As the campaign against animal research intensifies, so must the response.
Picture a crowd of scientists waving placards plastered with photographs of stroke victims and sufferers of Parkinson's disease. They are demonstrating outside the corporate headquarters of British Airways, Lufthansa and Delta, demanding that the airlines stop impeding the biomedical research that could deliver big advances against these and other diseases.
Seem far-fetched? Maybe. But if scientists want continued access to animals as research models, they will have to appear on the front line with every bit as much visibility, determination, organization and persistence as animal-rights activists now muster.
In a renewed campaign targeting transportation companies, protestors have found a public pressure point so effective that only a few major airlines still agree to transport non-human primates bound for research labs (see page 381). Nor is the focus confined to primate transportation: earlier this year, the last ferry company that was willing to carry research rodents into the United Kingdom stopped doing so. Such blocks, scientists warn, could shift much animal work to countries where regulations are more lax.
But there is a silent majority for whom the activists do not speak. This includes most scientists, many ordinary citizens and millions of patients and their families touched by disease and injury. This constituency must mobilize in the defence of human health if the gains enabled by future primate research — and, ultimately, all animal research — are not to be thrown away.
“Silence from the research community will mean lost access to research animals.”
Scientists and their allies must, of course, continue to be open about the price animals pay in research. They must openly acknowledge, immediately correct and do everything they can to prevent lapses in the care of the animals in their charge. At the same time, scientists must make every effort to use lower animal, and non-animal, models where possible, as regulations already require. And alongside all of that, they must emphasize the tangible and compelling improvements to human life that animal research has made possible.
Consider stroke, which affects some 795,000 people in the United States alone each year — 1 person every 40 seconds — at a cost in excess of US$40 billion. More than 1,000 experimental treatments aimed at protecting brains cells in acute stroke have been developed in cells and rodents; none has been effective in humans. So a possible advance in a paper published last month is significant (D. J. Cook et al. Nature 483, 213–217; 2012). Using macaques — animals whose neuroanatomy, genetics and behaviour are far closer to humans than are those of rodents — the study showed that a drug called a PSD-95 inhibitor reduced the volume of brain tissue killed by the stroke and significantly preserved neurological function. It has now moved into human trials, where early results are promising.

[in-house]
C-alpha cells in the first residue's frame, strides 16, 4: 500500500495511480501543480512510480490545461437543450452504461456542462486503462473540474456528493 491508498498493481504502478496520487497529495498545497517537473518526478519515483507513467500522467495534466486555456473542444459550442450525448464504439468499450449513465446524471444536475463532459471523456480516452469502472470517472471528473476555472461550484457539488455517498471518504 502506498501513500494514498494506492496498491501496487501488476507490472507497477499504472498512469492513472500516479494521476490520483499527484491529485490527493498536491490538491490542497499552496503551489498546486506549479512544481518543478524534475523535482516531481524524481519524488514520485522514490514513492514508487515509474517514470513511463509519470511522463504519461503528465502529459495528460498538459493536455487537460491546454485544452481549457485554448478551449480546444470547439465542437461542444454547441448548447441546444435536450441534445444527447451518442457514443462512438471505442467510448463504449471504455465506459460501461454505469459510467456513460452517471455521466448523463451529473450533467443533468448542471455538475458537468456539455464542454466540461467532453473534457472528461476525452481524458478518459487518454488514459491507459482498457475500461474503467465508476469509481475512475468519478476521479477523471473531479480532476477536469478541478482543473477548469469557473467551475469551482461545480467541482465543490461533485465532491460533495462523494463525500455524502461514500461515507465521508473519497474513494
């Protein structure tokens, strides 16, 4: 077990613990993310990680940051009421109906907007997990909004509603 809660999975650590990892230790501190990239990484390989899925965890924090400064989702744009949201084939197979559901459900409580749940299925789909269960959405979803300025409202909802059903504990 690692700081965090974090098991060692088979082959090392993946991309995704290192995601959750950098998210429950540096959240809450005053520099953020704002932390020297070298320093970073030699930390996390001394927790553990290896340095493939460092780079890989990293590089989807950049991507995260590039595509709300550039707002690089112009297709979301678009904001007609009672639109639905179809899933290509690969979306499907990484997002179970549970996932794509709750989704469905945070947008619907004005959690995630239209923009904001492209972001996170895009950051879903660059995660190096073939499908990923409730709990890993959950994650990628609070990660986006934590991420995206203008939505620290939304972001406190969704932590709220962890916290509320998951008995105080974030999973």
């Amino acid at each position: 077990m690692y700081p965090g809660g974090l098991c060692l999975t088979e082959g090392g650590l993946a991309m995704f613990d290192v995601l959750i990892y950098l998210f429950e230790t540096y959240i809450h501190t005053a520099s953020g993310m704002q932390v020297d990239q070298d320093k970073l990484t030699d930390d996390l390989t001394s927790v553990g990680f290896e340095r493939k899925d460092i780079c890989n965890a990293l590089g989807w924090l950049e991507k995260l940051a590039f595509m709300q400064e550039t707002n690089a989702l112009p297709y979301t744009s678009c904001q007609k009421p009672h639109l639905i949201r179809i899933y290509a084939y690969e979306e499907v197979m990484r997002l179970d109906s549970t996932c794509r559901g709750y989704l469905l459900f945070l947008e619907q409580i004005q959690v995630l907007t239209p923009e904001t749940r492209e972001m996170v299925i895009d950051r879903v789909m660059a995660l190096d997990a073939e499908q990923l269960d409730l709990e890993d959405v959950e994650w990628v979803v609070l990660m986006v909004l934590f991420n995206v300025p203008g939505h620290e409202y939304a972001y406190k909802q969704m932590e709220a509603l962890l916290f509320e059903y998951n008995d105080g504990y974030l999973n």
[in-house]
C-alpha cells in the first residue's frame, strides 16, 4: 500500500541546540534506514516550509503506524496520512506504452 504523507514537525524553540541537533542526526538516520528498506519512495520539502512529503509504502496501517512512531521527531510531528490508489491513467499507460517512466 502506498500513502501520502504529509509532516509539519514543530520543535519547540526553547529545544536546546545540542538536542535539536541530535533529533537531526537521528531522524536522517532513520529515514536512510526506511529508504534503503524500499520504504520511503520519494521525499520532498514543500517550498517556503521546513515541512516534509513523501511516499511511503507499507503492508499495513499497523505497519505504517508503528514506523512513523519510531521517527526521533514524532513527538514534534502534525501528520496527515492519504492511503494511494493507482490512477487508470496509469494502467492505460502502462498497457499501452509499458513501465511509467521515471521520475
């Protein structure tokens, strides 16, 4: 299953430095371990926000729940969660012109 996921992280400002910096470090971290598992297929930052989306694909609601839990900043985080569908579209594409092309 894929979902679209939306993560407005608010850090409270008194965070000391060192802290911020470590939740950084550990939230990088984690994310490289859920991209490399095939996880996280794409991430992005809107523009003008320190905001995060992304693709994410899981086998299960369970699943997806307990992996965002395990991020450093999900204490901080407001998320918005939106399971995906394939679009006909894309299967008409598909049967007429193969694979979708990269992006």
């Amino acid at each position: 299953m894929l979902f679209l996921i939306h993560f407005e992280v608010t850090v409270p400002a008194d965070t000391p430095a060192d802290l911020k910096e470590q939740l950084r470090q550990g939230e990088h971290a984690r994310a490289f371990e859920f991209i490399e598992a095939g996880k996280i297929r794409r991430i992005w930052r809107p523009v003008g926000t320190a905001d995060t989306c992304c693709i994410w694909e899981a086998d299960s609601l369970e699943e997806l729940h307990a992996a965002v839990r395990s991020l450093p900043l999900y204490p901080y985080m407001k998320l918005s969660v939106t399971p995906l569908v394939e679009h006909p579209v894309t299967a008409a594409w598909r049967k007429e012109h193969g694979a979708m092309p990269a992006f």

Many other advances have been made possible by primate research. Trials of brain–machine interfaces that allow quadriplegics to control robotic limbs with their minds, for example, and of gene therapy for haemophilia B. And deep-brain stimulation to alleviate the symptoms of advanced Parkinson's disease. Primates have also helped the development of antiviral therapies to prevent mother-to-child transmission of HIV; of Rituxan (rituximab), a key drug against non-Hodgkin's lymphoma; and of Benlysta (belimumab), the first new lupus treatment in 50 years. Primates are making possible strides towards a vaccine against Ebola, and they have affirmed that the diabetes drug pioglitazone can slow early Parkinson's disease — a therapy now being taken into human trials.
Future advances of this kind cannot be allowed to stall. The scientific community and its allies in patient and research advocacy groups should mount a vigorous, coordinated campaign to lobby major airlines. They should vocally support companies such as Air France that continue to fly research primates. They should confront others with the human cost of their alignment with animal activists. And to those airlines that are wavering, they should make a pointed, persuasive case.
An apt target in the last category is United Airlines, which merged with Continental in 2010. Continental was the last major US airline carrying non-human primates for research. The now-merged airline, still under the name of United, says it is “in the process of integrating” the former United and Continental policies on transporting research primates, for publication this autumn. Only a powerful and visible public campaign urging United to transport research primates will give the firm the political cover it needs to take such a position.
Urgent and dramatic action is necessary. It is increasingly clear that silence and passivity from the research community will lead to only one result: lost access to research animals in the countries best equipped for their responsible, humane and justified use.
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Micturition in Göttingen minipigs: first reference in vivo data for urological research and review of literature
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